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Principles of economics openstax chapter26

# Chapter Title
Chapter 26
The Neoclassical
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The great recession

The impact of the Great Recession can be seen in many areas of the economy that impact our daily
lives. One of the most visible signs can be seen in the housing market where many homes and
other buildings are abandoned, including ones that midway through construction.

The gdp gap

Actual GDP falls below potential GDP during and after recessions, like the recessions of 1980 and 1981–82, 1990–91,
2001, and 2008–09 and continues below potential GDP through 2012. In other cases, actual GDP can be above
potential GDP for a time, as in the late 1990s.

The Neoclassical View:
Wage & Price Flexibility

The labor market is brought to equilibrium by rising and falling wage rates.
There should not be any persistent unemployment above the natural rate.

The Neoclassical View:
Wage & Price Flexibility

In a recession, when the demand for labor declines,
the equilibrium wage will fall.
Any unemployed worker who wants a job will have
one, but at lower wage rate.
So, the market arrives at a new equilibrium with a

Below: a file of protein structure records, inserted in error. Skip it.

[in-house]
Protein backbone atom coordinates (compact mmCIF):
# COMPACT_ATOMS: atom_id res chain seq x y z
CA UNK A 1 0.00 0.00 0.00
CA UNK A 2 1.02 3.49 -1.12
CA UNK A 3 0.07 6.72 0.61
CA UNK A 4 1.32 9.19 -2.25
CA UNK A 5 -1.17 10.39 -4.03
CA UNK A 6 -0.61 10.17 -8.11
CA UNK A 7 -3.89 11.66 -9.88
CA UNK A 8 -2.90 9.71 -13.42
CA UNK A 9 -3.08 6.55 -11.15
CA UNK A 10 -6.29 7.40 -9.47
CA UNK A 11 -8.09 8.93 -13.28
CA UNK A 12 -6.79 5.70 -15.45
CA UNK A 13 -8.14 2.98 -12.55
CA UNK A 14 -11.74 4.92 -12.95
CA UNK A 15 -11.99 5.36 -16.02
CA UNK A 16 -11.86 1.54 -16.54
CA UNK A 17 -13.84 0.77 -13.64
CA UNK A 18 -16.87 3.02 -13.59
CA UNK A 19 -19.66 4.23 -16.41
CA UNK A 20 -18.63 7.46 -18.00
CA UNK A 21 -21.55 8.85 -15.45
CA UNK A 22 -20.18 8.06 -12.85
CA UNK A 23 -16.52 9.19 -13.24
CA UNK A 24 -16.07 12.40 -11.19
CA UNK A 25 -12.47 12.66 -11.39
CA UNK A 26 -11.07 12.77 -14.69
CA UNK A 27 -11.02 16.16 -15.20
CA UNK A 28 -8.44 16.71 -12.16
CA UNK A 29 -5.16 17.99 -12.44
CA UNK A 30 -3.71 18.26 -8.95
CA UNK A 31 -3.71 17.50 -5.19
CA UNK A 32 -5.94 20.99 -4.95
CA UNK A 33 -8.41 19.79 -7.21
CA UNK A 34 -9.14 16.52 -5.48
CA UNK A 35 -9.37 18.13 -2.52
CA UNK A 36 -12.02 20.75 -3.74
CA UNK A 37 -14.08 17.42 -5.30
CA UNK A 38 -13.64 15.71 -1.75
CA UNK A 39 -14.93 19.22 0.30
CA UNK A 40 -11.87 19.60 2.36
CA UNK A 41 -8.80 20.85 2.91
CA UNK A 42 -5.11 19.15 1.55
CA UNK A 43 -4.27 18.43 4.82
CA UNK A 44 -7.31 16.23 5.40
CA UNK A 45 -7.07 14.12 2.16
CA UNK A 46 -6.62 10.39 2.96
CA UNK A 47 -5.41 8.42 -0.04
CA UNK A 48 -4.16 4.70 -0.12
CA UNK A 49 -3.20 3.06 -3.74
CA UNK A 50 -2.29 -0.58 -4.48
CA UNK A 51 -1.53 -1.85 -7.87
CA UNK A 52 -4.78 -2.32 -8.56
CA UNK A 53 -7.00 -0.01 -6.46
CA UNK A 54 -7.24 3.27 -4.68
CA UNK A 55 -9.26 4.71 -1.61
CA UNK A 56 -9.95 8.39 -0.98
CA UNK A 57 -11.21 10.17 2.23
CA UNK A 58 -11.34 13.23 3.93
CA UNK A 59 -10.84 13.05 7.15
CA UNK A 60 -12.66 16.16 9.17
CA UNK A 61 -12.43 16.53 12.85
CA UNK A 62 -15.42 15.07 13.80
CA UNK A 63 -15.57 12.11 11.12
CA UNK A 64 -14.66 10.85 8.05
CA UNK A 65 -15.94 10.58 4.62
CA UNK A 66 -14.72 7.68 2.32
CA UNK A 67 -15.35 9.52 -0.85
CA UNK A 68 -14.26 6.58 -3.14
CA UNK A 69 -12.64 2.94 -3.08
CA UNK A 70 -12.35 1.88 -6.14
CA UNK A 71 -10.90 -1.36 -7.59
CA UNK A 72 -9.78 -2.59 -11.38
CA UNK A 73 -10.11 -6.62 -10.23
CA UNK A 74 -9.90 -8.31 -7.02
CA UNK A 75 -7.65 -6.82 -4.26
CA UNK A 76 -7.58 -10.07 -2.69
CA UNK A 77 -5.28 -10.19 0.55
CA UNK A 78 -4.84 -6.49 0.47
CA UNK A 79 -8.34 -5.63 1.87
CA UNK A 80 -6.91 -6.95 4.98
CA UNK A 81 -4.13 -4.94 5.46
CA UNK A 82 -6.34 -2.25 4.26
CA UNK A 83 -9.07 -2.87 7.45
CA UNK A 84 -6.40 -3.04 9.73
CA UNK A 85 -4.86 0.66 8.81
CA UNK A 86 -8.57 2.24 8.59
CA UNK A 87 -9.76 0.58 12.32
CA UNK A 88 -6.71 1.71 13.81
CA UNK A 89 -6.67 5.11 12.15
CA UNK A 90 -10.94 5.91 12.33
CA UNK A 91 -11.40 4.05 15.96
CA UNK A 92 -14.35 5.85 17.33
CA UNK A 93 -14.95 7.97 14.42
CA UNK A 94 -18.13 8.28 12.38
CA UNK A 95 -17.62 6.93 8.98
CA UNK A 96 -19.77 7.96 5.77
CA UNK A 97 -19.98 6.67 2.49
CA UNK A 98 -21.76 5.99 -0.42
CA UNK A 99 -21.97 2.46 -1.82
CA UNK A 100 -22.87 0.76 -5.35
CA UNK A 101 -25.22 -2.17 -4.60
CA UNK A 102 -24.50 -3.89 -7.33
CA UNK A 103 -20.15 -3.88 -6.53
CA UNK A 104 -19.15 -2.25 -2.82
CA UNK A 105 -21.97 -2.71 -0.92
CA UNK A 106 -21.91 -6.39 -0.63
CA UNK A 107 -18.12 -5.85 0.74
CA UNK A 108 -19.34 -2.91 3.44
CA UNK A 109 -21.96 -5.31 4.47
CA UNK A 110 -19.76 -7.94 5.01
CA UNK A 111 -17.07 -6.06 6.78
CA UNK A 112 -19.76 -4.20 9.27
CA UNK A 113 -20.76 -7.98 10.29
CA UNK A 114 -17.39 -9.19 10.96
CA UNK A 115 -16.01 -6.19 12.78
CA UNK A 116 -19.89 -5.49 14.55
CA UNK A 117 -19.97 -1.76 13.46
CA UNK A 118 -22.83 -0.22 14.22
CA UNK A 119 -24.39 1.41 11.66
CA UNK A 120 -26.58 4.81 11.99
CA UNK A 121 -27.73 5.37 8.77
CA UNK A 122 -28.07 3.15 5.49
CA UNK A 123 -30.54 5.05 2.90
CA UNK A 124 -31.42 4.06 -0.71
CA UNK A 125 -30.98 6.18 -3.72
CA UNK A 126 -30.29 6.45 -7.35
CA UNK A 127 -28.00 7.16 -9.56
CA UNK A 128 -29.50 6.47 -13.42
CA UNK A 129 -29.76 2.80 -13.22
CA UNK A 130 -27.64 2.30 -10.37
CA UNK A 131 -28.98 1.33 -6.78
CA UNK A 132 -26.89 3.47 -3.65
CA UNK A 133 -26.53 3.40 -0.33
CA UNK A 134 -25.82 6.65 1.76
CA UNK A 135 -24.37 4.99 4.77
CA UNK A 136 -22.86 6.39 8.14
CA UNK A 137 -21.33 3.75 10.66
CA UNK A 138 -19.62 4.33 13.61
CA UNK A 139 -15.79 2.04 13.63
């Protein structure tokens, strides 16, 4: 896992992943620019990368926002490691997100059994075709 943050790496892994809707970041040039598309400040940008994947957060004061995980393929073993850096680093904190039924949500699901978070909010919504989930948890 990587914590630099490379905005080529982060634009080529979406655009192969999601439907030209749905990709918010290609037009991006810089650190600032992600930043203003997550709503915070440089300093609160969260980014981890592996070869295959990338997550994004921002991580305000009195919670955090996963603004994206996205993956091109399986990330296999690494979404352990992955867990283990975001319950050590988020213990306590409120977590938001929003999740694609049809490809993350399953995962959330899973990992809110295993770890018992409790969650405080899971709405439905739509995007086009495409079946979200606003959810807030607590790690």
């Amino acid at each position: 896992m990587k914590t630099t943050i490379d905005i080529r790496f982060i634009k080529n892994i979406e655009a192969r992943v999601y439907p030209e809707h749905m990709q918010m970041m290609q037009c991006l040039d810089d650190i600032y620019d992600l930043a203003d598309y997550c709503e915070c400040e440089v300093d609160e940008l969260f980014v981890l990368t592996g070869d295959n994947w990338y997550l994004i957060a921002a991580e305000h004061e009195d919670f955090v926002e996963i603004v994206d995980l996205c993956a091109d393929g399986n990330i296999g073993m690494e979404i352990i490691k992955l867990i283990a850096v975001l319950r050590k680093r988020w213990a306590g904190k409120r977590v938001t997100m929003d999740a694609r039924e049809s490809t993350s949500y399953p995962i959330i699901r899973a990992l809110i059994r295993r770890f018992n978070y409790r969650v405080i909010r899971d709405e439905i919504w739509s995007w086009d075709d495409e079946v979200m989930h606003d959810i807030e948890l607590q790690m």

lower wage rate and reduced employment.

In this model, unemployment is voluntary as some workers choose not to get jobs at lower wages.

The Neoclassical View:
Wage & Price Flexibility

The neoclassical idea that wages adjust to clear the labor market is
consistent with the view that wages respond quickly to price changes.
This means that the economy stabilizes at full-employment GDP and the longrun AS is a vertical line. Therefore, monetary and fiscal policy cannot affect
the level of output and employment in the long-run.

The long-run aggregate supply

In the neoclassical model, AS is is a vertical line at potential GDP. Hence, only AS determines the level of output,
no matter where AD is located. Over time, the AS curve shifts to the right as productivity increases and potential
GDP expands.

The acceleration hypothesis

In the long-run, the economy stabilizes at potential GDP. An expansion of the AD will be just inflationary.

The acceleration hypothesis

As AD increases, output grows beyond potential GDP and price level rises. Workers adjust their expectations for price
inflation to get wage increases. SRAS declines moving back the economy to potential GDP, but higher prices.

Long-run Phillips curve

A vertical line AS at potential GDP indicates a vertical Phillips Curve at the natural unemployment rate.

Effect of stabilization policy

As aggregate demand shifts to the right, the GDP and unemployment do not change. However, there
is inflationary pressure for a higher price level as the equilibrium changes from E 0 to E1 to E2.

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